Use this URL to cite or link to this record in EThOS: http://ethos.bl.uk/OrderDetails.do?uin=uk.bl.ethos.704335
Title: Computer and analytic models of fighter intercept capability
Author: Donovan, Geoffrey Stuart
Awarding Body: University of London
Current Institution: Royal Holloway, University of London
Date of Award: 1981
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Abstract:
This thesis describes a simulation model of fighter operations, and sets it in the context of a hierarchy of defence models. The fighter model is then applied to two problems which developed from an assessment of the contribution of sensors to the air defence of the UK. These concern the influence of raid indirect routing and sensor information accuracy on the intercept capability of fighters scrambled from ground alert. Mathematical models of these two aspects of fighter operations are also developed; this dual approach ensures that the studies are both analytically understandable and operationally acceptable. Examples are given of the number of fighters from a single base which could intercept a concentrated (point) raid against a single offset target . In the case of raid indirect routing the main variables are the angle of the incoming feint track and the warning distance. In the analysis of the effect of sensor information errors the main variables are the actual position of the raid when warning is given and the errors in raid coordinates, heading and speed due to degradation of the warning system. In both cases of indirect routing and information errors alternative scramble and control procedures are considered. The work described in this thesis is a step towards an attempt to determine the more favourable procedures which a fighter force might adopt in the face of subtle raid tactics and degraded sensor performance. It also provides an illustration of the interplay between mathematical methods and computer models in the analysis of fighter operations.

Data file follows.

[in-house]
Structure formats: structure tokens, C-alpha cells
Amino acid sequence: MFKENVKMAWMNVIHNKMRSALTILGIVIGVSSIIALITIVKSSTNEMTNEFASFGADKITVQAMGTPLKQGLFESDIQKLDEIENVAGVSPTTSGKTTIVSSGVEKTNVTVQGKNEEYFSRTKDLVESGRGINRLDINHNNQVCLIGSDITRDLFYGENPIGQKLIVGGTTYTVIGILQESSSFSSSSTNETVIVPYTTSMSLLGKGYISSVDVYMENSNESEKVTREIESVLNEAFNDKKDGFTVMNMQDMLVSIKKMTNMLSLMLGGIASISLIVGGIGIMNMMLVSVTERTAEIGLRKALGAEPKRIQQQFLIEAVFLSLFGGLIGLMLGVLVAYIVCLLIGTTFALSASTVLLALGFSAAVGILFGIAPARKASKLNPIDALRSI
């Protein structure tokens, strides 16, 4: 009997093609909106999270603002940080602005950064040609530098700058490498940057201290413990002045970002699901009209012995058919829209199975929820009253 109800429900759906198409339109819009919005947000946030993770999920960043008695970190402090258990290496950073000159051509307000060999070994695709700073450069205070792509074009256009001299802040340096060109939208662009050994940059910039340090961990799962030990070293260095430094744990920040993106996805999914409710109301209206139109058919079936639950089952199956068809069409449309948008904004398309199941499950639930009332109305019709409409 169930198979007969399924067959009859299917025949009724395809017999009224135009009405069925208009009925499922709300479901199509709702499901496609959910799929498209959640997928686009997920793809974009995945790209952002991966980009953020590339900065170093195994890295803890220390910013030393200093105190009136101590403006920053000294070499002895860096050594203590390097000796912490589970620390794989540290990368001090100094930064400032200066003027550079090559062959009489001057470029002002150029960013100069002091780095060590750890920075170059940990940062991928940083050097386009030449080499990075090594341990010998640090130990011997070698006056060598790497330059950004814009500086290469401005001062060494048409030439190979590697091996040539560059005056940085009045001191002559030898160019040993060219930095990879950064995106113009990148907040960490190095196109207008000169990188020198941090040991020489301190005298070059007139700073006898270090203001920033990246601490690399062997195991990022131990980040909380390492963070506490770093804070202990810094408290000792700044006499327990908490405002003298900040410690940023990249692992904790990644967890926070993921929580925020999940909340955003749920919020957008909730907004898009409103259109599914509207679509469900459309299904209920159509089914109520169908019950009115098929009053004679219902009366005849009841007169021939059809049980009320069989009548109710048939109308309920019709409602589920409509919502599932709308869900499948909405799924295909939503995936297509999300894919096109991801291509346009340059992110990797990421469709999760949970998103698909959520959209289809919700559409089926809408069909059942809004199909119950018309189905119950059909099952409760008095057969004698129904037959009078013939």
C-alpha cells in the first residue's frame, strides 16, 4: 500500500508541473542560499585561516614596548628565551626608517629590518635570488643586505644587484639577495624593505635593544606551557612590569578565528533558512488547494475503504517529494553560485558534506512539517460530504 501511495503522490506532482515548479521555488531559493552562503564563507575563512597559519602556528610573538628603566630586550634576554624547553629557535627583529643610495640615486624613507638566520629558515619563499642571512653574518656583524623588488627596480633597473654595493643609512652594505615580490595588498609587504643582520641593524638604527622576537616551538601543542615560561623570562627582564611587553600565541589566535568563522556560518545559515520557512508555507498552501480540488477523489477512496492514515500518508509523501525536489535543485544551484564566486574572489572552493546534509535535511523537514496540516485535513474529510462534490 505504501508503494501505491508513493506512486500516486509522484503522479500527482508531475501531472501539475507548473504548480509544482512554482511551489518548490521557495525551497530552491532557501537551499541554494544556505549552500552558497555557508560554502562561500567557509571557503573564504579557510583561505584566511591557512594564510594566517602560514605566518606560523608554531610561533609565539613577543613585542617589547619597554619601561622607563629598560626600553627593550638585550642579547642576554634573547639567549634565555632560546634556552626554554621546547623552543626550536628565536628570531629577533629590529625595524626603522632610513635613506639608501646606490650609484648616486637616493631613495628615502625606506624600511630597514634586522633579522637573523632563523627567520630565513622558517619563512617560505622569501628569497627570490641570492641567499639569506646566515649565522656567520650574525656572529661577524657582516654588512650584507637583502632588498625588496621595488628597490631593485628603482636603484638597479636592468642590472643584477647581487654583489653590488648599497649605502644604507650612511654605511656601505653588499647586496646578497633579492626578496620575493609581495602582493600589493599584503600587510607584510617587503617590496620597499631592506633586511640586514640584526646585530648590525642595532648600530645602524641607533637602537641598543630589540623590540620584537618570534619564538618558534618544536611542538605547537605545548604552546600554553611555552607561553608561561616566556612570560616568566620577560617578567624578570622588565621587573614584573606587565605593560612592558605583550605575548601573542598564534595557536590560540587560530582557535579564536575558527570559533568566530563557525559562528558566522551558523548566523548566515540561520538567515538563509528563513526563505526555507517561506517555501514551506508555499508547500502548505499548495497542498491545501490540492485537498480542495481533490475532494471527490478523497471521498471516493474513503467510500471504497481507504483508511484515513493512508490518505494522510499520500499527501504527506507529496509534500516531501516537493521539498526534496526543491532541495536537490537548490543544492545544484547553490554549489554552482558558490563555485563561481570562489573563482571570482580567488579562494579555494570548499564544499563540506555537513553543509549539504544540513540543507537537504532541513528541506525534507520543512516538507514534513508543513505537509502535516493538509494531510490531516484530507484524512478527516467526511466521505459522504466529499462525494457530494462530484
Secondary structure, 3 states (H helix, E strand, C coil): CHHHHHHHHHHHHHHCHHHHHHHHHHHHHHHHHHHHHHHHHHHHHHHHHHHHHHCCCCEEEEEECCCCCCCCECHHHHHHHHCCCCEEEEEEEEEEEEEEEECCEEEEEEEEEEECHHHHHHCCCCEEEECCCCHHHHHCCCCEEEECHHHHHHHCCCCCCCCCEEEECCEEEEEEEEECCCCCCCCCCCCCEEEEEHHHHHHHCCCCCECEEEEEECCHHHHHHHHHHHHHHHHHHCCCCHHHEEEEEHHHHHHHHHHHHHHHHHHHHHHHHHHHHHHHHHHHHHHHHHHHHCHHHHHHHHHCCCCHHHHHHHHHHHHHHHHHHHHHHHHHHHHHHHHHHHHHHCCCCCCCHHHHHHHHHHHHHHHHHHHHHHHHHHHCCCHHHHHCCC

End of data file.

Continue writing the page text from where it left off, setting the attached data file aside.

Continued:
Supervisor: Not available Sponsor: Not available
Qualification Name: Thesis (Ph.D.) Qualification Level: Doctoral
EThOS ID: uk.bl.ethos.704335  DOI: Not available
Keywords: Military Studies
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